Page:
Sunday, January 22, 2012


When I was little, I wanted to be Wonder Woman.  Lynda Carter rocked my world, and I even tried to make her snazzy red white and blue costume out of paper one year for Halloween. (It didn’t work).

How many of us, though, have learned that we have to be super woman to be good at our jobs at work and in life?  How many of us hold ourselves to impossibly high standards and feel that the only way to be truly good at what we do is to be invincible?  To, like Wonder Woman in her invisible jet, hide the messy work of our own, human journey?

I did, for years, as I tried to perform the perfectionism in my nature. In my classroom, I presented a knowing self, feeling insecure whenever I was challenged, but performing the invulnerability that I had been taught was expected.

But that only took me so far, and it kept both my teaching and my learning constrained.  It wasn’t until I learned that my true “super girl” lies in my vulnerability.  Yoga—and life--taught me that.

In my yoga classes, I feel accepted for my whole being, the flaws as well as the gifts.  Yoga gives me the gifts to work with what I consider to be my flaws in ways that turn them into gifts.  Just as my lower back pain means I can’t easily pop into a backbend, learning the proper tools helps me deepen my sensitivity.  I draw on the tools I have (taking my thighs back, widening my sitz bones, scooping my tailbone, broadening my lower back) until I can slowly, carefully, and gloriously, inch into a back bend.

I find the same is true with my fears, angers, and insecurities.  In my youth, when students questioned me, I used to search for the answer that made me seem like the “master” of the field. I operated on the assumption (one I had been taught) that I could only be qualified if I knew everything.  What a flawed model to teach our students and ourselves.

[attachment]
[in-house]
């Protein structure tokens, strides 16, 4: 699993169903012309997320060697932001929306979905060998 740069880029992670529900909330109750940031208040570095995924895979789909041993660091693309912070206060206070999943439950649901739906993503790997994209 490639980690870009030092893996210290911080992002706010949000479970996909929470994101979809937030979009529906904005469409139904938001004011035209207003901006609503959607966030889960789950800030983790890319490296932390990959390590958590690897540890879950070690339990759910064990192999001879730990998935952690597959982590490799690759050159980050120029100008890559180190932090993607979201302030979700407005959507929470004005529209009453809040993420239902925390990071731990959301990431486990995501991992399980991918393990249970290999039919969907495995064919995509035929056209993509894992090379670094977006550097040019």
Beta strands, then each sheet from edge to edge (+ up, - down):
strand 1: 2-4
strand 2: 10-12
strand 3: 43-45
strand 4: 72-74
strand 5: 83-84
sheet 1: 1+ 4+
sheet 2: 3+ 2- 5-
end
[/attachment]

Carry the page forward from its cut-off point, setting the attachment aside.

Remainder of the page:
Thanks to yoga, I have lightened up a great deal. Now I often start with where I am vulnerable.  When I prepare to teach a yoga class, I look around my life for the areas where I struggle.  What keeps pushing my buttons this week? Where do I reach for mindfulness practices and find them stabilizing, or perhaps find them not enough?  I design my yoga classes from there. Inevitably, these are the classes when students come up to me afterwards and tell me they felt the class was directed toward them.  Somehow, in sharing my own authenticity, I had touched theirs.

I find myself using this skill in the academic classroom as well.  When we explore feminist theories, I illustrate for students where I grapple with the failures of some of the ones I hold most closely.  I try to model for them how to believe in something deeply and yet still question it and see its limitations. There isn’t an easy answer to the world’s toughest questions, and suggesting to our students that there is does them a disservice. When they raise questions that I don’t know how to answer, I work with them on how to sit compassionately with those unsolvable dilemmas.   Student feedback suggests that these are the classes that teach them lessons they will draw on for years to come, not merely content they will forget in a year.

Parker Palmer writes that we teach who we are, not merely what we know.  Once, last year, when a student was sharing with me a dilemma she was facing, I shared a time from my own past when I stumbled and got sidetracked from what I thought my feminist path was.  She looks puzzled, shocked, and then immensely relieved, as she exclaimed, “I thought you were always this cool.  I hadn’t imagined that you might have struggled like this too once.”

Once, I thought.  How about every day?  That day was another reinforcing message that our students need the life skills to weather hard negotiation. Mindfulness offers some tools along that path.  It is not just knowledge students need, but also emotional intelligence and compassionate, wise capacity.  Just as teachers teach who we are, students also learn who they are. 

Our job is to help them do that, so that, in the words of Parker Palmer, “As we learn more about who we are, we can learn techniques that reveal rather than conceal the personhood from which good teaching comes.”
So maybe I am not Wonder Woman, with all those cool bullet- repellant bracelets. But I think I am teaching students that their "superbness" doesn't reside in their flawlessness but rather in their capacity to compassionately stay with the big questions.  

How do you bring your vulnerability into your teaching?

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